A brief note about GVA
GVA (gross value added) measures India’s economic growth. This was one of the changes instituted by the Narendra Modi government. It still calculates the GDP (gross domestic product), but when we refer to India’s economic growth, we’re referring to the percentage change in the GVA. The relationship between GDP and GVA is:
GDP = GVA + taxes on products – subsidies on products
The base year for calculating India’s GVA is 2011–2012. It changed from 2004–2005 used earlier. In India, a fiscal year begins in April and ends in March the following year. As a result, the second quarter in India is from July to September.
India’s economic growth
India’s economic growth, according to the GVA method, rose by 7.4% from July to September in 2015—up from the 7.1% pace seen in April through June. Although this pace was lower than 8.4% in the same period last year, it was higher than the 6.2% pace seen from January through March 2015.
Manufacturing and agriculture as well as forestry and fishing were the two sectors that powered the economic growth while construction activity slowed down from July to September.
The RBI (Reserve Bank of India) expects India’s economy to grow at 7.4% for fiscal 2015–2016.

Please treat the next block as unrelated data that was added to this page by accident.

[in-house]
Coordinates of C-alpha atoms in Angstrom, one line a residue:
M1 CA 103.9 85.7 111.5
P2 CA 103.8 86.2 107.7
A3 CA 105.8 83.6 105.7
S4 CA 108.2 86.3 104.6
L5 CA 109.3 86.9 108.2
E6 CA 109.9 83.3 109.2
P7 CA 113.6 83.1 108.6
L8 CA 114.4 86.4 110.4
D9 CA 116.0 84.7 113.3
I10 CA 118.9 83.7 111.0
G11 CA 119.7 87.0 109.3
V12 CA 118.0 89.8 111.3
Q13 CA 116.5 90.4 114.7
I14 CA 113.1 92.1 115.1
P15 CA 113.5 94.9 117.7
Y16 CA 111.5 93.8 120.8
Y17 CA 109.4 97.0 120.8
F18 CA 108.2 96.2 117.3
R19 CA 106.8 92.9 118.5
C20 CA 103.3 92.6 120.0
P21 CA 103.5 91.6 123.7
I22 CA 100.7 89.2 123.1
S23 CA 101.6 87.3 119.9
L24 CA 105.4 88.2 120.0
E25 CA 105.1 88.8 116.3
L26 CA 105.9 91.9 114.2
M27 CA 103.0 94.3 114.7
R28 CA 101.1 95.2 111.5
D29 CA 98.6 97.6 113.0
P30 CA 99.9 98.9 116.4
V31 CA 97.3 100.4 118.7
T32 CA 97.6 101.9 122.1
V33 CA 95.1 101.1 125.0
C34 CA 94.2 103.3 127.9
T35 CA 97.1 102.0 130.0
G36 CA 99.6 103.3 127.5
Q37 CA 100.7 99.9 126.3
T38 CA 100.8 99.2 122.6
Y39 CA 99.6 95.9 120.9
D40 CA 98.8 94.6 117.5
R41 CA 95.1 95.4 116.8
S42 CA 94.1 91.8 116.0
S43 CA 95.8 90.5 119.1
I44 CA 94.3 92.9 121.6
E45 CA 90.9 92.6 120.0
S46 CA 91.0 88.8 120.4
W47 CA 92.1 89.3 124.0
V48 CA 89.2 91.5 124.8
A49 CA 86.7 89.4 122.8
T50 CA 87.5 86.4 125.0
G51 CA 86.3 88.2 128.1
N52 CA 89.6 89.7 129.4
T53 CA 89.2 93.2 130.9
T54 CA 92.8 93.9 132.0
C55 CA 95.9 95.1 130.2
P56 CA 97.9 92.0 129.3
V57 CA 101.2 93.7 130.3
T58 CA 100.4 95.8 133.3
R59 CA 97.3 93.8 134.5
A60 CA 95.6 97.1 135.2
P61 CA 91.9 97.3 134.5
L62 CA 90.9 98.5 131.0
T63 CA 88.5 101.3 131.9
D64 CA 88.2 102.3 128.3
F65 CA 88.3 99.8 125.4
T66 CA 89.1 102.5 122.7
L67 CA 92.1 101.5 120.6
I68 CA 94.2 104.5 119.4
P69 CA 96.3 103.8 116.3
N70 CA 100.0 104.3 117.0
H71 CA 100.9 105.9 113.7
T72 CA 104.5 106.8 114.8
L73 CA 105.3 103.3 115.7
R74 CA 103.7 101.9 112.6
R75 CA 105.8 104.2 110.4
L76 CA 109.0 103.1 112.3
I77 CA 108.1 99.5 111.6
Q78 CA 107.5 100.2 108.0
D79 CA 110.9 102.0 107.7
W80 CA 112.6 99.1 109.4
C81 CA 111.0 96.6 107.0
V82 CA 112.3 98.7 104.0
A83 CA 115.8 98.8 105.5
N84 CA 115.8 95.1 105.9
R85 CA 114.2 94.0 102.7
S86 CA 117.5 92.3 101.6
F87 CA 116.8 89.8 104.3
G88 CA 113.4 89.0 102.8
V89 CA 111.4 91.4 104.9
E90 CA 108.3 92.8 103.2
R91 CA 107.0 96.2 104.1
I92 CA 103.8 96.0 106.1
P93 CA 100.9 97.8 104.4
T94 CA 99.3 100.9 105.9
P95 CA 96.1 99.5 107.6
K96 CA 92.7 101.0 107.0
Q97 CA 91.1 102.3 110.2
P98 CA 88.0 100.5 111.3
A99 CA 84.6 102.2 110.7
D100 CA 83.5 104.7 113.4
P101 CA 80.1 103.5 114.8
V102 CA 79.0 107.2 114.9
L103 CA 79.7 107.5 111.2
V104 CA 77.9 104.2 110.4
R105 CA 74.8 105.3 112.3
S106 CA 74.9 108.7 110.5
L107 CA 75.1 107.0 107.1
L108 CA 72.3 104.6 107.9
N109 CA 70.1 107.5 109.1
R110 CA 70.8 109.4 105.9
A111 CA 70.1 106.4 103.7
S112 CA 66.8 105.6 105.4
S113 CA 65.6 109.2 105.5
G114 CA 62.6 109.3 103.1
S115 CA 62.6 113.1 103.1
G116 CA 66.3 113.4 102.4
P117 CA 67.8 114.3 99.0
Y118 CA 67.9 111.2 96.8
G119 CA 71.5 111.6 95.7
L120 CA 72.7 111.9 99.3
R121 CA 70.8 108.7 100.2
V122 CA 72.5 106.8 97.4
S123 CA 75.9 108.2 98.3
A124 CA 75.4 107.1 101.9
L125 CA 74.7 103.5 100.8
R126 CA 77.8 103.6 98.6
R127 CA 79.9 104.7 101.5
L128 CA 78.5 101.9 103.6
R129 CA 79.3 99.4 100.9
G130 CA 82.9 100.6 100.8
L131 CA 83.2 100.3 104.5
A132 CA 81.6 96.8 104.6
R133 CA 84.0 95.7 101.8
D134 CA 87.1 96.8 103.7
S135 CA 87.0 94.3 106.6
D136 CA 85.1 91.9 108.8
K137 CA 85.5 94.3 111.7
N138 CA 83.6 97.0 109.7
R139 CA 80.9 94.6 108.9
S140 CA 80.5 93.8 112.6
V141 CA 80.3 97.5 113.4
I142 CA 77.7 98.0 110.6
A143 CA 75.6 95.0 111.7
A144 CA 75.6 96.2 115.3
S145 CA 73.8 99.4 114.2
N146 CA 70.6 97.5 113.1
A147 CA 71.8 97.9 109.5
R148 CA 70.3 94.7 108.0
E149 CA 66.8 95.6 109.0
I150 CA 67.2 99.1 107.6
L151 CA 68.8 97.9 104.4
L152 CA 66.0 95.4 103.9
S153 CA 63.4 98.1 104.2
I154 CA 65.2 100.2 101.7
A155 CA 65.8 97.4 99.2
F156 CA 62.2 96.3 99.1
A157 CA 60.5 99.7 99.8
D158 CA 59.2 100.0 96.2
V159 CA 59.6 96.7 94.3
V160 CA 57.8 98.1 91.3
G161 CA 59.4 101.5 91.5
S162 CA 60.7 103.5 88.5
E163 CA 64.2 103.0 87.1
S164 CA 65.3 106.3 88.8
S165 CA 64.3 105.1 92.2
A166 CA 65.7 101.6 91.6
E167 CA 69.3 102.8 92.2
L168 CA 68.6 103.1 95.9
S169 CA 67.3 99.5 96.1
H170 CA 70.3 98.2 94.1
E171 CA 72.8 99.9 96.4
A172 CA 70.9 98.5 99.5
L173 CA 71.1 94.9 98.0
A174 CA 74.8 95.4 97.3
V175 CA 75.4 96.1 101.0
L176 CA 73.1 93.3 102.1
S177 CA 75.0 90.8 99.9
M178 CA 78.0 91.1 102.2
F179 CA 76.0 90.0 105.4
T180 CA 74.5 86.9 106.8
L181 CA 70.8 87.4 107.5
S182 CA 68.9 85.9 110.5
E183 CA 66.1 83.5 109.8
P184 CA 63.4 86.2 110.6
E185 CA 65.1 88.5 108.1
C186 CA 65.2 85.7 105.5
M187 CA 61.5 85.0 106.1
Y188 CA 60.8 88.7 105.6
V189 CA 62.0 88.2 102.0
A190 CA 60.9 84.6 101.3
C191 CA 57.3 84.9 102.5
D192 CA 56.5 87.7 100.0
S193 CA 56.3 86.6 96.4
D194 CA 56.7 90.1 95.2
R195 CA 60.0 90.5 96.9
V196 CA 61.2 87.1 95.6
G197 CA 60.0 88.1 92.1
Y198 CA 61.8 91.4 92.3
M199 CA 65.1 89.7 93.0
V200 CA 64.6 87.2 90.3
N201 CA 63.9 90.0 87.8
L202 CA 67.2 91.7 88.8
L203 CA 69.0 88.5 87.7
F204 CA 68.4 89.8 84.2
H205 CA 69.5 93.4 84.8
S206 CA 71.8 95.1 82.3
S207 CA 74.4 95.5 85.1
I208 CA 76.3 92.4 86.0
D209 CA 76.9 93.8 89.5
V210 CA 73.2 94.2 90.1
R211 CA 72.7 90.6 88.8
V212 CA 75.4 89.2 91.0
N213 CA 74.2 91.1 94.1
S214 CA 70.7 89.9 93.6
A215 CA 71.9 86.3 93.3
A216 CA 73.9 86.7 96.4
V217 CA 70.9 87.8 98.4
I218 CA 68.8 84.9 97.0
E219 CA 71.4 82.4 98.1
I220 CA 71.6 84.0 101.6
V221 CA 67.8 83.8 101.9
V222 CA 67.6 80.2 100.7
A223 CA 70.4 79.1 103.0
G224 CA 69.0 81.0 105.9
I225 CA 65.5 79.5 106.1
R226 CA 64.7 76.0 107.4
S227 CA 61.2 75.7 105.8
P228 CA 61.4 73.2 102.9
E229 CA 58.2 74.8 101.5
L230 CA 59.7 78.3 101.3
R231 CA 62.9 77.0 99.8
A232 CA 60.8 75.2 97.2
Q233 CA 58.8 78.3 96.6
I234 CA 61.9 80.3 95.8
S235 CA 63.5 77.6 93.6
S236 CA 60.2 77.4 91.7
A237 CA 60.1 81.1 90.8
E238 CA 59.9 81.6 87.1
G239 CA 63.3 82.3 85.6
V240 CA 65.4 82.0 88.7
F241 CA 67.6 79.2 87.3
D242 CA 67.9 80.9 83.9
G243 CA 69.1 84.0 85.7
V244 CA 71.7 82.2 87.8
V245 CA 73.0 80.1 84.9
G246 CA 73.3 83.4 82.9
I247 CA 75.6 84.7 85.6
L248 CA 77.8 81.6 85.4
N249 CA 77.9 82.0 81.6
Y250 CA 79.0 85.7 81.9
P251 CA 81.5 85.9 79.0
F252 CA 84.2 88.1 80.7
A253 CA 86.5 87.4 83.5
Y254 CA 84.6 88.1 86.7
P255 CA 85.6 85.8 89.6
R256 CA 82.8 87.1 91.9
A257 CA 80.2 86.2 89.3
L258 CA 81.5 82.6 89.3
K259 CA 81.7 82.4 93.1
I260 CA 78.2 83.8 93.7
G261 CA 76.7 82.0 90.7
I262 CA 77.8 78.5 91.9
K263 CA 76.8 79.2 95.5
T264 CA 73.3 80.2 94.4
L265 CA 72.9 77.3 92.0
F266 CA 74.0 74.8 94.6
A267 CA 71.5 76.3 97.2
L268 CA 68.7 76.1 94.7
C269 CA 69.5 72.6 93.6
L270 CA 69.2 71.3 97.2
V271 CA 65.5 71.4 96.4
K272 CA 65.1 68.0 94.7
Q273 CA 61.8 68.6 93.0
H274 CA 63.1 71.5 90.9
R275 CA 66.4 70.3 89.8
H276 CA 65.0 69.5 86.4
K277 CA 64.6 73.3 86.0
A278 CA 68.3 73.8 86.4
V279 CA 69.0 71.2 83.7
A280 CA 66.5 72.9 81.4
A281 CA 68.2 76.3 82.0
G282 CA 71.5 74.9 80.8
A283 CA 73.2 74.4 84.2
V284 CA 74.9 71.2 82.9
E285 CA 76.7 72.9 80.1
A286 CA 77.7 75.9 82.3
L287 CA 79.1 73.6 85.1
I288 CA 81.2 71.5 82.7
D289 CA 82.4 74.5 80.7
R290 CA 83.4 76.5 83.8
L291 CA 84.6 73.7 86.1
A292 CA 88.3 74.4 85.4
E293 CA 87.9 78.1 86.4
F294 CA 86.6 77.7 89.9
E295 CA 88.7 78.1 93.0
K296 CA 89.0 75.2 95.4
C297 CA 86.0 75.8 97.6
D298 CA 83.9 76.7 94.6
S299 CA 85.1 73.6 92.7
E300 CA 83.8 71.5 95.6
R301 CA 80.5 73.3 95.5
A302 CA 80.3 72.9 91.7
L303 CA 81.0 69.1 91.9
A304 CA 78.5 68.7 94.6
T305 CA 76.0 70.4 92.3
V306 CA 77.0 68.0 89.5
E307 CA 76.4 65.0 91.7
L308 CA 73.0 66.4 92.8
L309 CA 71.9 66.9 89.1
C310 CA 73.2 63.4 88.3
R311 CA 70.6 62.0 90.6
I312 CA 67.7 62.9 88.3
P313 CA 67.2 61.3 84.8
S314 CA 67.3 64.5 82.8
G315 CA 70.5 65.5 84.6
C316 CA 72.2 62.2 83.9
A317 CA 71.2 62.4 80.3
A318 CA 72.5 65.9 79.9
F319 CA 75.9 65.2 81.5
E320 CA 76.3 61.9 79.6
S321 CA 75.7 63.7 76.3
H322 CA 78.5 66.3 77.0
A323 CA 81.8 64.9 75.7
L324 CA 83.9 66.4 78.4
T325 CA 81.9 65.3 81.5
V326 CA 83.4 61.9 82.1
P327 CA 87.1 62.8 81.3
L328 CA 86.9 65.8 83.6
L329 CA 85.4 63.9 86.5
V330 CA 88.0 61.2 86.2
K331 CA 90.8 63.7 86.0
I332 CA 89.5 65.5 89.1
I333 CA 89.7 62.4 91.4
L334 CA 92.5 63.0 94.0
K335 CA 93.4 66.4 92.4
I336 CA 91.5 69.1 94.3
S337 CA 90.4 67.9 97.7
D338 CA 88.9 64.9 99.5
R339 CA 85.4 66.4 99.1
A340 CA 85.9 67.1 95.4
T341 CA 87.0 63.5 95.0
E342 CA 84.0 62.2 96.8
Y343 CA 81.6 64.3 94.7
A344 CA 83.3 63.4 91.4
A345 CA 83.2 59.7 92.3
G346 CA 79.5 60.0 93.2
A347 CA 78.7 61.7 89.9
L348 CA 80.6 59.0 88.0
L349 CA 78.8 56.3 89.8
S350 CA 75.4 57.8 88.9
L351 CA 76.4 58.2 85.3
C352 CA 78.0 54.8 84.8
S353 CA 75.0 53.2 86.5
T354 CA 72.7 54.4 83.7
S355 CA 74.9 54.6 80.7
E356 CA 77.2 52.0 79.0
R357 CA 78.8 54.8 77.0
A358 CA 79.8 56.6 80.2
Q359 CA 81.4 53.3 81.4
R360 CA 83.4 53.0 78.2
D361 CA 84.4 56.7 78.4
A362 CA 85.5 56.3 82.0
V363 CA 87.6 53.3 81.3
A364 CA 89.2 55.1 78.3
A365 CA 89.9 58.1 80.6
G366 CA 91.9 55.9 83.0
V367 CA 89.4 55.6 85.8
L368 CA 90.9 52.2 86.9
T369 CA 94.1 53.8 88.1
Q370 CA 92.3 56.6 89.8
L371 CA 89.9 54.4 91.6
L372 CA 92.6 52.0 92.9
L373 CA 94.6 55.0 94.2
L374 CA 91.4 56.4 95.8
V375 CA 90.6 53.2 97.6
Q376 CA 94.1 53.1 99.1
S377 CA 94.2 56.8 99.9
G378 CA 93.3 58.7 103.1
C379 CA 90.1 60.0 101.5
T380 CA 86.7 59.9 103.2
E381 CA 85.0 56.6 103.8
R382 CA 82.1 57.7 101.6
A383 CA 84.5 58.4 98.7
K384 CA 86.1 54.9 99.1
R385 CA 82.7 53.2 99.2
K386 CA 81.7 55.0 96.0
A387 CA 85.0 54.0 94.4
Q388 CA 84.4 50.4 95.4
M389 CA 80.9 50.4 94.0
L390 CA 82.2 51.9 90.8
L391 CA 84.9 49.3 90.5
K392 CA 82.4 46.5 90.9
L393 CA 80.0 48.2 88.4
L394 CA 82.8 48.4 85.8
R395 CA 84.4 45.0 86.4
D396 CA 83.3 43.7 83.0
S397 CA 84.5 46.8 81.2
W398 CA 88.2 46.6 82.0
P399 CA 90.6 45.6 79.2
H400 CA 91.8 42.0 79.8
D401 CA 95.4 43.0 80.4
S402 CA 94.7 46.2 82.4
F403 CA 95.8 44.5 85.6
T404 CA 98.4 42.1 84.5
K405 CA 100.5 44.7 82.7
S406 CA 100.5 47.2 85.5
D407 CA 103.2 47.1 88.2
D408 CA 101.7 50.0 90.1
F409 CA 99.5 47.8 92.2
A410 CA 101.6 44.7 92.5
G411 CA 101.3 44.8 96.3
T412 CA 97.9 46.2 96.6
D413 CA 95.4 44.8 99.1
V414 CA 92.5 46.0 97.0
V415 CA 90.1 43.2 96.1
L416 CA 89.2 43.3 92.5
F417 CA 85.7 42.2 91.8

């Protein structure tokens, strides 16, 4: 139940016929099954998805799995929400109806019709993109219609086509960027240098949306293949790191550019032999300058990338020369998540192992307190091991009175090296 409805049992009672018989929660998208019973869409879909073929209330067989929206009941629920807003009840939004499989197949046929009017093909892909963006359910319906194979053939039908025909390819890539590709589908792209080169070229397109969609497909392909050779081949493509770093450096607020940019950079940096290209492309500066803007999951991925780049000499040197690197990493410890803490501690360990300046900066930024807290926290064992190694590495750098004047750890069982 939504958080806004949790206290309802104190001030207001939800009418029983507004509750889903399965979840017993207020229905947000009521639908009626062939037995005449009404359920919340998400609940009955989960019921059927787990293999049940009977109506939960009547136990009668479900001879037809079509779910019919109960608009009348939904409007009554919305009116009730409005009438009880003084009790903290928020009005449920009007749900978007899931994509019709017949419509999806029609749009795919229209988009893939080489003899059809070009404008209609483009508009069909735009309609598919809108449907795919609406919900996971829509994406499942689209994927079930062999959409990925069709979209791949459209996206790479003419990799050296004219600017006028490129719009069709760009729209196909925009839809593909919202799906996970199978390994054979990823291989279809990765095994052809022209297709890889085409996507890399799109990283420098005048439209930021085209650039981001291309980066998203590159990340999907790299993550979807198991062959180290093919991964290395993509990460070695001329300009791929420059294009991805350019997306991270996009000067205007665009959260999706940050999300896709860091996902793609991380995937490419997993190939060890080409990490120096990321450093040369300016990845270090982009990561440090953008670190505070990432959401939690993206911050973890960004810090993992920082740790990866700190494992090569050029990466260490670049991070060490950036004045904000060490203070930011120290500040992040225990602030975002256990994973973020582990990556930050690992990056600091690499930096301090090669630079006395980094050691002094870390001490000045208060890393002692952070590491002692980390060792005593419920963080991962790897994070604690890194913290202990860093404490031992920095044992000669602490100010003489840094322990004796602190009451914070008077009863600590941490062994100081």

India’s economic growth and monetary policy
India’s economic growth experienced two successive quarters of less than 7.0% growth. This led to calls for monetary stimulus from the RBI. The central bank responded. So far in 2015, it reduced the repo rate by a total of 125 basis points. The last reduction effected was in September 2015.
As you can see in the above chart, India’s GVA grew at over 7.0% for the past two quarters. As a result, the central bank wasn’t required to take any rate action in its December meeting. At this point, another reduction would only fuel the inflation instead of boosting economic growth.
Growth in India’s GVA is good news for India-focused funds like the Wasatch Emerging India Fund (WAINX) and the ALPS|Kotak India Growth Fund – Class A (INDAX). INDAX invests in ICICI Bank (IBN), HDFC Bank (HDB), Infosys (INFY), and Tata Motors (TTM). They form 8.0% of the fund’s portfolio.
In the next part, we’ll look at another reason that might have deterred the RBI from lowering the repo rate.